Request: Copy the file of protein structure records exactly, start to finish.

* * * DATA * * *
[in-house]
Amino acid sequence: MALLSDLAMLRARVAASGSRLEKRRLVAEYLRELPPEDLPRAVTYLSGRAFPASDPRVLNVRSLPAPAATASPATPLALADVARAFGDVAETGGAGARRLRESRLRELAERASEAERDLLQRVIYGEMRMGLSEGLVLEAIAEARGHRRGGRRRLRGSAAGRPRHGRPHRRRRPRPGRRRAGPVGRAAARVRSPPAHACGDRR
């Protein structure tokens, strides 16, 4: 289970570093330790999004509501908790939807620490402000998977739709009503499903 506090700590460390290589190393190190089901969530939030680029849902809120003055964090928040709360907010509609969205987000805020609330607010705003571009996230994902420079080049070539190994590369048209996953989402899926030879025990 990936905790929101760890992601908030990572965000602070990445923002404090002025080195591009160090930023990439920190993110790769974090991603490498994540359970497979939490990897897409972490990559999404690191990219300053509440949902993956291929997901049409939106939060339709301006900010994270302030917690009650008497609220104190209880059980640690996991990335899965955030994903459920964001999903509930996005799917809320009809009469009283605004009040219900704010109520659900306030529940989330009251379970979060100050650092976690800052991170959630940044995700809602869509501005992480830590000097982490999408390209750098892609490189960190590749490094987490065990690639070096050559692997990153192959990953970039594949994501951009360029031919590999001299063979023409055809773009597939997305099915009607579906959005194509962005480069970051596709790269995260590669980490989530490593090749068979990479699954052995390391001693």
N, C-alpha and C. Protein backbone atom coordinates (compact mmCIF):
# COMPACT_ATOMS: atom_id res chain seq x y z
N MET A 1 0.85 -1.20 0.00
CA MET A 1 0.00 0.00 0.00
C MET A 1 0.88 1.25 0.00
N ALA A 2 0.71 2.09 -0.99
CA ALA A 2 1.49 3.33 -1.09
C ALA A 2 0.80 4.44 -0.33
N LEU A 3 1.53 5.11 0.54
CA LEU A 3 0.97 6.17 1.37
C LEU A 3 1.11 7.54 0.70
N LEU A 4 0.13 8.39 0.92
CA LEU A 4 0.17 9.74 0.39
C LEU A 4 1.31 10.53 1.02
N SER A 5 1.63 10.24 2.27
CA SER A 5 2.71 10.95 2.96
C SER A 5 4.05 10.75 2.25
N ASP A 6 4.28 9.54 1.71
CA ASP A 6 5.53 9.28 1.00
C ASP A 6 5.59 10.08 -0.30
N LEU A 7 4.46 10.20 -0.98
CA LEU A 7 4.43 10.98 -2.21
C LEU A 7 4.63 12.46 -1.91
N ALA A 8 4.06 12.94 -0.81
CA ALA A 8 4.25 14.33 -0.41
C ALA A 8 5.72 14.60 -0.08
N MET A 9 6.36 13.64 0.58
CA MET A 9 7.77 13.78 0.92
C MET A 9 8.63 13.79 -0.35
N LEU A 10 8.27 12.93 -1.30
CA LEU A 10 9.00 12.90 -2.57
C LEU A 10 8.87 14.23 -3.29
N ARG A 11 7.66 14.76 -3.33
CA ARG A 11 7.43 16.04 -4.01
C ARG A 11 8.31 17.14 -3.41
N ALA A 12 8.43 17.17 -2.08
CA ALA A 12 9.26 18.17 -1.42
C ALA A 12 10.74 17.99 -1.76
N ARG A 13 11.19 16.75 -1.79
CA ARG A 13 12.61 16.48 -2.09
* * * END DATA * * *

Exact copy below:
[in-house]
Amino acid sequence: MALLSDLAMLRARVAASGSRLEKRRLVAEYLRELPPEDLPRAVTYLSGRAFPASDPRVLNVRSLPAPAATASPATPLALADVARAFGDVAETGGAGARRLRESRLRELAERASEAERDLLQRVIYGEMRMGLSEGLVLEAIAEARGHRRGGRRRLRGSAAGRPRHGRPHRRRRPRPGRRRAGPVGRAAARVRSPPAHACGDRR
């Protein structure tokens, strides 16, 4: 289970570093330790999004509501908790939807620490402000998977739709009503499903 506090700590460390290589190393190190089901969530939030680029849902809120003055964090928040709360907010509609969205987000805020609330607010705003571009996230994902420079080049070539190994590369048209996953989402899926030879025990 990936905790929101760890992601908030990572965000602070990445923002404090002025080195591009160090930023990439920190993110790769974090991603490498994540359970497979939490990897897409972490990559999404690191990219300053509440949902993956291929997901049409939106939060339709301006900010994270302030917690009650008497609220104190209880059980640690996991990335899965955030994903459920964001999903509930996005799917809320009809009469009283605004009040219900704010109520659900306030529940989330009251379970979060100050650092976690800052991170959630940044995700809602869509501005992480830590000097982490999408390209750098892609490189960190590749490094987490065990690639070096050559692997990153192959990953970039594949994501951009360029031919590999001299063979023409055809773009597939997305099915009607579906959005194509962005480069970051596709790269995260590669980490989530490593090749068979990479699954052995390391001693």
N, C-alpha and C. Protein backbone atom coordinates (compact mmCIF):
# COMPACT_ATOMS: atom_id res chain seq x y z
N MET A 1 0.85 -1.20 0.00
CA MET A 1 0.00 0.00 0.00
C MET A 1 0.88 1.25 0.00
N ALA A 2 0.71 2.09 -0.99
CA ALA A 2 1.49 3.33 -1.09
C ALA A 2 0.80 4.44 -0.33
N LEU A 3 1.53 5.11 0.54
CA LEU A 3 0.97 6.17 1.37
C LEU A 3 1.11 7.54 0.70
N LEU A 4 0.13 8.39 0.92
CA LEU A 4 0.17 9.74 0.39
C LEU A 4 1.31 10.53 1.02
N SER A 5 1.63 10.24 2.27
CA SER A 5 2.71 10.95 2.96
C SER A 5 4.05 10.75 2.25
N ASP A 6 4.28 9.54 1.71
CA ASP A 6 5.53 9.28 1.00
C ASP A 6 5.59 10.08 -0.30
N LEU A 7 4.46 10.20 -0.98
CA LEU A 7 4.43 10.98 -2.21
C LEU A 7 4.63 12.46 -1.91
N ALA A 8 4.06 12.94 -0.81
CA ALA A 8 4.25 14.33 -0.41
C ALA A 8 5.72 14.60 -0.08
N MET A 9 6.36 13.64 0.58
CA MET A 9 7.77 13.78 0.92
C MET A 9 8.63 13.79 -0.35
N LEU A 10 8.27 12.93 -1.30
CA LEU A 10 9.00 12.90 -2.57
C LEU A 10 8.87 14.23 -3.29
N ARG A 11 7.66 14.76 -3.33
CA ARG A 11 7.43 16.04 -4.01
C ARG A 11 8.31 17.14 -3.41
N ALA A 12 8.43 17.17 -2.08
CA ALA A 12 9.26 18.17 -1.42
C ALA A 12 10.74 17.99 -1.76
N ARG A 13 11.19 16.75 -1.79
CA ARG A 13 12.61 16.48 -2.09